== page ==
There are very few instances in which we can look at a genomic test and pick a drug off the shelf and say, ‘That will work.’
Hospitals promote their precision-medicine programs by showcasing the stories of long-term survivors. Companies such as Foundation Medicine, Caris Life Sciences and Guardant Health — which sell the tests that look for cancer mutations — highlight only the best-case scenarios on their websites. In drug company marketing, patients are cheerleaders for the latest treatment fad.
Against this backdrop of hope and desperation, how are patients supposed to make informed decisions?
DiCanto gave precision medicine everything she had, including biopsies from her lungs and liver, where her cancer had spread. Over 2½ years, her doctor sent seven blood and tissue samples to specialized labs for “next-generation sequencing,” which can quickly scan hundreds of genes. The tests aim to locate a cancer’s Achilles’ heel — a genetic vulnerability that can be targeted with a drug.
DiCanto’s first genomic test matched her to a newly approved drug she would have tried anyway, Primiano said. When it stopped working, she had another biopsy.
That time, tests matched her to a different drug approved for breast cancer. But it proved so toxic that it “nearly killed her,” Primiano said.
Additional tests matched DiCanto to drugs available only in clinical trials. Eligibility criteria for clinical trials are notoriously strict, however, and often exclude people who’ve been heavily treated with other medications. DiCanto wasn’t eligible for any of them. Even when patients are eligible for trials, many turn them down. They’re just too frail and sick to travel to the metropolitan areas where most trials are run.
Although DiCanto benefited from standard cancer treatments, none of the targeted therapies recommended through genetic testing extended her life, Primiano said.
“She didn’t give up,” Primiano said. “Her body gave up. Her body just couldn’t take it anymore.”
Primiano said patients should remember that precision medicine is in its infancy. Although scientists have identified tens of thousands of genetic “variations” — changes from normal DNA that could play a role in cancer — doctors have only a few dozen drugs with which to target them. In the majority of cases, genetic mutations are of “unknown significance”; they’re essentially useless, because scientists don’t know if they affect how patients respond to drugs.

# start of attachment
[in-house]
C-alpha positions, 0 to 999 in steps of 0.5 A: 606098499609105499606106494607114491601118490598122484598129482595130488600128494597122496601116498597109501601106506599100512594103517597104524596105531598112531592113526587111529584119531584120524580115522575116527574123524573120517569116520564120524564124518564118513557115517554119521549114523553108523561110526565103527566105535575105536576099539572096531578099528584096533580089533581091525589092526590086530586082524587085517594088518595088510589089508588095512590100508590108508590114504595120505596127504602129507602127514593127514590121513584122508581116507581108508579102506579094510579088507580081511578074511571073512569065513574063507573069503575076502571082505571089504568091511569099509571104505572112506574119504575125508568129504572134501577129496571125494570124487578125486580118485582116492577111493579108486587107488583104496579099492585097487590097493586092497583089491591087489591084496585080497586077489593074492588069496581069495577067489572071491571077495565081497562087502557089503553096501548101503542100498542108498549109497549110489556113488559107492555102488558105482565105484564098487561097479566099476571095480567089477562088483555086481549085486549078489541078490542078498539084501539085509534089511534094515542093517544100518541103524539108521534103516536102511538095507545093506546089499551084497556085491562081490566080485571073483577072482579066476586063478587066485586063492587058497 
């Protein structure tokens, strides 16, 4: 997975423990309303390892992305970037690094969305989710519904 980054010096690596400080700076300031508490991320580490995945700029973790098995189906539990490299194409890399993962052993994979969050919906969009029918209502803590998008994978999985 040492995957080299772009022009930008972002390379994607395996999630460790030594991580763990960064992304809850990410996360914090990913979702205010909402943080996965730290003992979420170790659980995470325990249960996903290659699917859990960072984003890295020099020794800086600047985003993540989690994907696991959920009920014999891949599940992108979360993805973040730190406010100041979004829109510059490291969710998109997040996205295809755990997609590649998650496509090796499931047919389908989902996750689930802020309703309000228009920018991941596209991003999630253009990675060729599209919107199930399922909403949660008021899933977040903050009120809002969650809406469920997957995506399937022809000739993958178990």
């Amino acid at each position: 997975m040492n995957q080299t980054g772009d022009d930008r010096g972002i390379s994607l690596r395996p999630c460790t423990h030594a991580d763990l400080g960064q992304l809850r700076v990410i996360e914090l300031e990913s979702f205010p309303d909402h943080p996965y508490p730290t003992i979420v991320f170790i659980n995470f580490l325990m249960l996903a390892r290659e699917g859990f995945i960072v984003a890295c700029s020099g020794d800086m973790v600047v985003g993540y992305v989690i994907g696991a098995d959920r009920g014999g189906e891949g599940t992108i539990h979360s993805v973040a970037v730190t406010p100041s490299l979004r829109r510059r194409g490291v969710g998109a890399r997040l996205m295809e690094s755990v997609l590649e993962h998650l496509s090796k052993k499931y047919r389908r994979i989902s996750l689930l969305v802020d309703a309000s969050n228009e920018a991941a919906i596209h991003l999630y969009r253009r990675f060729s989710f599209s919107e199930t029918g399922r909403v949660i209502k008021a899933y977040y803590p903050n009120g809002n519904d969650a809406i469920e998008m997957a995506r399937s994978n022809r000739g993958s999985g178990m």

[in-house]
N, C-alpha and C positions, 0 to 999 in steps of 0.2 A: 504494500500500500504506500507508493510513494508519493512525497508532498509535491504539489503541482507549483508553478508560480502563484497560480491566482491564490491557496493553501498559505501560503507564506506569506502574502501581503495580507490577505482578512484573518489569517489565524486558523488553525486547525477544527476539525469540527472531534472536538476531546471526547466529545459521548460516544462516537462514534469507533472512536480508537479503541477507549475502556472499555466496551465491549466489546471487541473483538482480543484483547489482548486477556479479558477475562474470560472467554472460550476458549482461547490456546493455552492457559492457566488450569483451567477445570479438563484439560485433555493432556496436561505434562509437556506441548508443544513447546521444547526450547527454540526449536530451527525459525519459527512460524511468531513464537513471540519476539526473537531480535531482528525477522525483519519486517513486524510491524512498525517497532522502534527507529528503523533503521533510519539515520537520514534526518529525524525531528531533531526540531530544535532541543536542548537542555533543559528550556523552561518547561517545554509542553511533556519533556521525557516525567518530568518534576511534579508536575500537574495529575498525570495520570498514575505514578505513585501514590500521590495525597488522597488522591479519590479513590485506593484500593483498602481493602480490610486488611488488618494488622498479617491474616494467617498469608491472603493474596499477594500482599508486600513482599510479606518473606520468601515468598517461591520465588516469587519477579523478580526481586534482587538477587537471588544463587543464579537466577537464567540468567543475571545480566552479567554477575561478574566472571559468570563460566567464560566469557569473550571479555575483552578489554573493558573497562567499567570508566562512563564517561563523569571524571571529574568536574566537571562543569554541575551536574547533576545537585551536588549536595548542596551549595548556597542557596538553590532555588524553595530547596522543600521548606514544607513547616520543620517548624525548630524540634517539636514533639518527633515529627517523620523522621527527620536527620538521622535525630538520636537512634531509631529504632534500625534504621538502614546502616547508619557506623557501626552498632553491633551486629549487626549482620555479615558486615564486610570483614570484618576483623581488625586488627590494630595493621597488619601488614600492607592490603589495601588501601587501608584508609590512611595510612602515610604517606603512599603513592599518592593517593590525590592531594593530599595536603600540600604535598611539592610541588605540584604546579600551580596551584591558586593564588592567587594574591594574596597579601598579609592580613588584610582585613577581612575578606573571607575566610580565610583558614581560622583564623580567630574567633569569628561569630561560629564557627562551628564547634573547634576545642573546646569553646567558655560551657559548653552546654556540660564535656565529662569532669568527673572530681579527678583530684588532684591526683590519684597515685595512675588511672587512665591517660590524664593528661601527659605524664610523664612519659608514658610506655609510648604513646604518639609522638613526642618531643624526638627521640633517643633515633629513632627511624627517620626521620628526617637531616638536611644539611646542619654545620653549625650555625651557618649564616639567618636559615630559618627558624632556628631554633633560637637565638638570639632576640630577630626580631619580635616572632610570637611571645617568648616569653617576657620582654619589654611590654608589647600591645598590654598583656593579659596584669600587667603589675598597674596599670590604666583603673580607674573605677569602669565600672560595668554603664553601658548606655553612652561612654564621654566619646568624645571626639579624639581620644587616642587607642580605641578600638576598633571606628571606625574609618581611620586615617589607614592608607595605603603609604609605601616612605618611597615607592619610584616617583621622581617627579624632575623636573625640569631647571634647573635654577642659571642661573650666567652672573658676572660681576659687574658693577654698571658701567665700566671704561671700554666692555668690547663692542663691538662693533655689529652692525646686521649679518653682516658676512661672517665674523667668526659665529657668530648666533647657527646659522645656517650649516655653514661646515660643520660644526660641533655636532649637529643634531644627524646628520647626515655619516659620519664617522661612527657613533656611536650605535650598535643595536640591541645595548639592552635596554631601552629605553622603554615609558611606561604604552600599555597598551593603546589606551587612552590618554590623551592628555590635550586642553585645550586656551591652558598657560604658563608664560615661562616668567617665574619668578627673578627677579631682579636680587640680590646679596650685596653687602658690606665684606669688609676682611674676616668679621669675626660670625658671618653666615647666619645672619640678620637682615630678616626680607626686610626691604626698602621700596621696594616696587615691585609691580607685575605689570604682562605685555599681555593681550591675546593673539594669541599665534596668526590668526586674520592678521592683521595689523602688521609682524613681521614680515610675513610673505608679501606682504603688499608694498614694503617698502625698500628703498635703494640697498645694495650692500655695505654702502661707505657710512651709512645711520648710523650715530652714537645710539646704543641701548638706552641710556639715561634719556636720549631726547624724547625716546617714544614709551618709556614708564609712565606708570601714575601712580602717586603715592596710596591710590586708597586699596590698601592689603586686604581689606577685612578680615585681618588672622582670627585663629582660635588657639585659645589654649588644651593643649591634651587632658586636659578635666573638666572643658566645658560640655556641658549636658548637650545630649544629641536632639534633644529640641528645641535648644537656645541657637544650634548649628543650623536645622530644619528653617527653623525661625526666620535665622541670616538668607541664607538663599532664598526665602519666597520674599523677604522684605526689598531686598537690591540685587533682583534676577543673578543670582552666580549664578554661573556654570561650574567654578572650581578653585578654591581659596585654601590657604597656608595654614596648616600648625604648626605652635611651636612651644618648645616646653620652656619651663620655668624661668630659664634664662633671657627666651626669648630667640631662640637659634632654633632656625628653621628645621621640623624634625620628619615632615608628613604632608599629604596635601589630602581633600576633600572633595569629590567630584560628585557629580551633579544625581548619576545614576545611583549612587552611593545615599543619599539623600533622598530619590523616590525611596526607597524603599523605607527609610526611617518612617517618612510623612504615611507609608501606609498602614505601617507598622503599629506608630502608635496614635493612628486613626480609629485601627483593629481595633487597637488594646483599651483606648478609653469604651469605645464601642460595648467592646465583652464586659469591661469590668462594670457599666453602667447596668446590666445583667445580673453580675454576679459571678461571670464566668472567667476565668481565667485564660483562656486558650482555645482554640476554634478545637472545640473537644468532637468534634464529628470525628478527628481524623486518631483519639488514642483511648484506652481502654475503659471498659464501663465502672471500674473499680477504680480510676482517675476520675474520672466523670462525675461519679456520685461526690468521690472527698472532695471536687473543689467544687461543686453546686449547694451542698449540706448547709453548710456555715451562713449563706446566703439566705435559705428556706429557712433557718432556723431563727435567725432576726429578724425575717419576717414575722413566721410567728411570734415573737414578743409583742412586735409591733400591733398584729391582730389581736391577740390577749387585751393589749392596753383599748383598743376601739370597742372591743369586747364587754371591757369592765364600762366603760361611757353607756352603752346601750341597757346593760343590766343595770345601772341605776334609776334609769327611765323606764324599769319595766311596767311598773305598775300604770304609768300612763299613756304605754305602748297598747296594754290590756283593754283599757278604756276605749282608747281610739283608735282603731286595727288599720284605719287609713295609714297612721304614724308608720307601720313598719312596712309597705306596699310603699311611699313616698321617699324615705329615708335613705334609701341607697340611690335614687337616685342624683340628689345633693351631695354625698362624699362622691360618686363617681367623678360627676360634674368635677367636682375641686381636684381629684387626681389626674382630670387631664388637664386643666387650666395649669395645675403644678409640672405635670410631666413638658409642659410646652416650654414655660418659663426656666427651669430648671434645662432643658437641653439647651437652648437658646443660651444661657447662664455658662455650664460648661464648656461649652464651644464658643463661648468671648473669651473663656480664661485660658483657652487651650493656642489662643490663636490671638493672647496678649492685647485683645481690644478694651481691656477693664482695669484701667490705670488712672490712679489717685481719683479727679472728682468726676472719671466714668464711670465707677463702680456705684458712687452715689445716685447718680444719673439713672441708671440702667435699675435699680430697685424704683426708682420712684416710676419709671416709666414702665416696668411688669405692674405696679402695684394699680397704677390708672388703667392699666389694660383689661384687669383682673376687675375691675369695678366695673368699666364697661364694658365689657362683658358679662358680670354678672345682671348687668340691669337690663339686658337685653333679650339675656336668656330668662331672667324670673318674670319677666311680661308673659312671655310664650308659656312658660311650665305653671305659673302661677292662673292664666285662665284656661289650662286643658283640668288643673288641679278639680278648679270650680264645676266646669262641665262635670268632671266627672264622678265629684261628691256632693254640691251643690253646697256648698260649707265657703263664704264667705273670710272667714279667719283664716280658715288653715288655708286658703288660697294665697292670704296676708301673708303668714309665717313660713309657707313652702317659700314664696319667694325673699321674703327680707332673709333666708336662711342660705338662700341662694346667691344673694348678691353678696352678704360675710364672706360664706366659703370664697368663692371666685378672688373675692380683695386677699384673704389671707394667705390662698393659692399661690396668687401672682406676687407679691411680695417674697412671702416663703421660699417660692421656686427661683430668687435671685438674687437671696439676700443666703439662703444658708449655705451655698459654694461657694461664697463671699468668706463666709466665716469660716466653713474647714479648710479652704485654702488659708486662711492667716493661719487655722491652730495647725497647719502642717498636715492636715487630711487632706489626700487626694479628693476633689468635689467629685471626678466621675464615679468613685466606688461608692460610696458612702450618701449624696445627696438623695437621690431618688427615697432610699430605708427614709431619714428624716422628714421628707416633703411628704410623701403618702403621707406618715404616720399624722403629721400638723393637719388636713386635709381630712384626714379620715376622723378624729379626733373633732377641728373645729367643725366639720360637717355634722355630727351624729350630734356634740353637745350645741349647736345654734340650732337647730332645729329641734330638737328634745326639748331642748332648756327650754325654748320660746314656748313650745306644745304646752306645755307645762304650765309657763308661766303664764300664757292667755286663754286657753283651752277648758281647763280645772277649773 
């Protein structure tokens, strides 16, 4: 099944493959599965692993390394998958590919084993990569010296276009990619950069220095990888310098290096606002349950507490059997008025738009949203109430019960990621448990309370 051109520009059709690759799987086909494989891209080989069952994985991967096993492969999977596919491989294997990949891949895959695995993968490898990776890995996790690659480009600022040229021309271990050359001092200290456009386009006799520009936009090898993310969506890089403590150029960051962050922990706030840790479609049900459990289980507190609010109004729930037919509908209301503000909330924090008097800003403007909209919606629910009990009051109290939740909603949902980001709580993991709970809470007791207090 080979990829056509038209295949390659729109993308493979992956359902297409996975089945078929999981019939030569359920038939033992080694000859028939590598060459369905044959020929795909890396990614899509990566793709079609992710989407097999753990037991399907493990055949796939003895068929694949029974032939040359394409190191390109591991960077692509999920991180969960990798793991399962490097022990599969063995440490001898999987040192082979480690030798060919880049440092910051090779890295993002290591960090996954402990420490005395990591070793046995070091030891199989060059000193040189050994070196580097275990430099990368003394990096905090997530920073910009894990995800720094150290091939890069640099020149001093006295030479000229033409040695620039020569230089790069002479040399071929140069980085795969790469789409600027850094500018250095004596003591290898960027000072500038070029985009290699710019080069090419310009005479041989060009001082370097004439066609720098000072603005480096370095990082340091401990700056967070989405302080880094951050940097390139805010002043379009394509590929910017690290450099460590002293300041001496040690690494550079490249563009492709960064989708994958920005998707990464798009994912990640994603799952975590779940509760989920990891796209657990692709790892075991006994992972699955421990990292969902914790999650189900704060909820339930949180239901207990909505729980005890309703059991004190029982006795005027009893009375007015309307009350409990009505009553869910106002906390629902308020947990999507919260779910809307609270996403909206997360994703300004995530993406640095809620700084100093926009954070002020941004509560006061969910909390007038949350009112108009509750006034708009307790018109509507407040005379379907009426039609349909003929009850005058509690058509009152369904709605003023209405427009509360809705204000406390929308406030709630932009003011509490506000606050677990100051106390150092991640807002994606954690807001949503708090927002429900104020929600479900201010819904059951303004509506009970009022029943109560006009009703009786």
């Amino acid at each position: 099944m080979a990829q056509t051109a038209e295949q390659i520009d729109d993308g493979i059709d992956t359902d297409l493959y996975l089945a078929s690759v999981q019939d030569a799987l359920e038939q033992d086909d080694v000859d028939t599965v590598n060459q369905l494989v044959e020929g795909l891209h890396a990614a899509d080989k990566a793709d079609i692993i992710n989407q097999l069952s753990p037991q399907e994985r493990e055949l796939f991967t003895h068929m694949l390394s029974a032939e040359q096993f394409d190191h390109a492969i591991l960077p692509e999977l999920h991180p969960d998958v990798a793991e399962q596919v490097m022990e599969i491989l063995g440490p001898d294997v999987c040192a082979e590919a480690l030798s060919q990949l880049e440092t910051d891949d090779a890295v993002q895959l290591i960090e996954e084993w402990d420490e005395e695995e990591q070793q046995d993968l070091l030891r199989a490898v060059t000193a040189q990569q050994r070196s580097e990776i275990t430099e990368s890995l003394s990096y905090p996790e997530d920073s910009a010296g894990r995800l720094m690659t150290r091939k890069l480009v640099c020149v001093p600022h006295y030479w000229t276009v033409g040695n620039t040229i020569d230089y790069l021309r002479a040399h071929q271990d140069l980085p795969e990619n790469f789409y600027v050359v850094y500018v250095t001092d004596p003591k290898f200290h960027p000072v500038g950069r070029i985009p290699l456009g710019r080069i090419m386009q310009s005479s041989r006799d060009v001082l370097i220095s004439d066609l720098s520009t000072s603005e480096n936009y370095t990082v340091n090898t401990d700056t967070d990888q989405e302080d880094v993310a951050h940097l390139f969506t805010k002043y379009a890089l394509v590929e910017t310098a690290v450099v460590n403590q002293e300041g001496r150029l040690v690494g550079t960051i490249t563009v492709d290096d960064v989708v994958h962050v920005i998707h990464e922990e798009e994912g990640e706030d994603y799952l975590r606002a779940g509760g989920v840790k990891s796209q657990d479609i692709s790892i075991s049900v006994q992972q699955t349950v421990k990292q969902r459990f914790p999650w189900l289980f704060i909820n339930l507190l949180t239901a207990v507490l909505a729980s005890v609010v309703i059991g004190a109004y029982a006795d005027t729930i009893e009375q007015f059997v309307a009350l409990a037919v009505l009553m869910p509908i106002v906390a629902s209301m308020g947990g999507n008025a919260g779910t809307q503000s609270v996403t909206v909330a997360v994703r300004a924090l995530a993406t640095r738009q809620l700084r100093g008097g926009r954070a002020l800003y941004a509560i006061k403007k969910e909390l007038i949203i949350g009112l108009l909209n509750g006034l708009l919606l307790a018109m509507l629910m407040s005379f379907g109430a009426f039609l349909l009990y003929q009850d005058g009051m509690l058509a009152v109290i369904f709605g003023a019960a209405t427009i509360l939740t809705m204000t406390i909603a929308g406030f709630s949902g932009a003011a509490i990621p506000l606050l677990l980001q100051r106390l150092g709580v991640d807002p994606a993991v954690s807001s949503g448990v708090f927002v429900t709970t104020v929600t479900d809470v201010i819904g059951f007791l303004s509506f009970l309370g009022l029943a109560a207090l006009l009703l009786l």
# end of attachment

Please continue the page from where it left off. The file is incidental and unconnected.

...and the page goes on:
Even when drugs are a good match for a specific mutation, they don’t always work. A targeted therapy that works in melanoma, for example, doesn’t help people with colorectal cancer — even when patients have the exact same mutation, said Wagle, a member of the medical advisory board for Living Beyond Breast Cancer, a patient advocacy group in which DiCanto was active.
Paying for tests and treatment poses its own hurdles. Insurers often tell patients that next-generation sequencing is unproven. Even when insurers agree to cover the testing, they won’t necessarily cover nonstandard or experimental treatments that sequencing companies recommend.
Primiano, a insurance broker, said his family was able to handle the costs: $500,000 out-of-pocket on his wife’s cancer care over 13 years. But managing his wife’s cancer “was a full-time job — doing the research, finding the clinical trials, dealing with the insurance companies, managing the money.”
He worries about people with fewer resources, especially patients tempted to drain their savings account to pay for a treatment with little to no chance of working.
The very words “precision medicine” suggest a high rate of success, Primiano said. While its successes should be celebrated, its failures must be acknowledged and tallied, reminding us how much is left to learn. When patients and their families have so much on the line, they deserve to understand what they’re paying for.
“Let’s not pretend this is something it isn’t,” Primiano said. “I’m not saying we shouldn’t try it. I just don’t want people to have false hope.”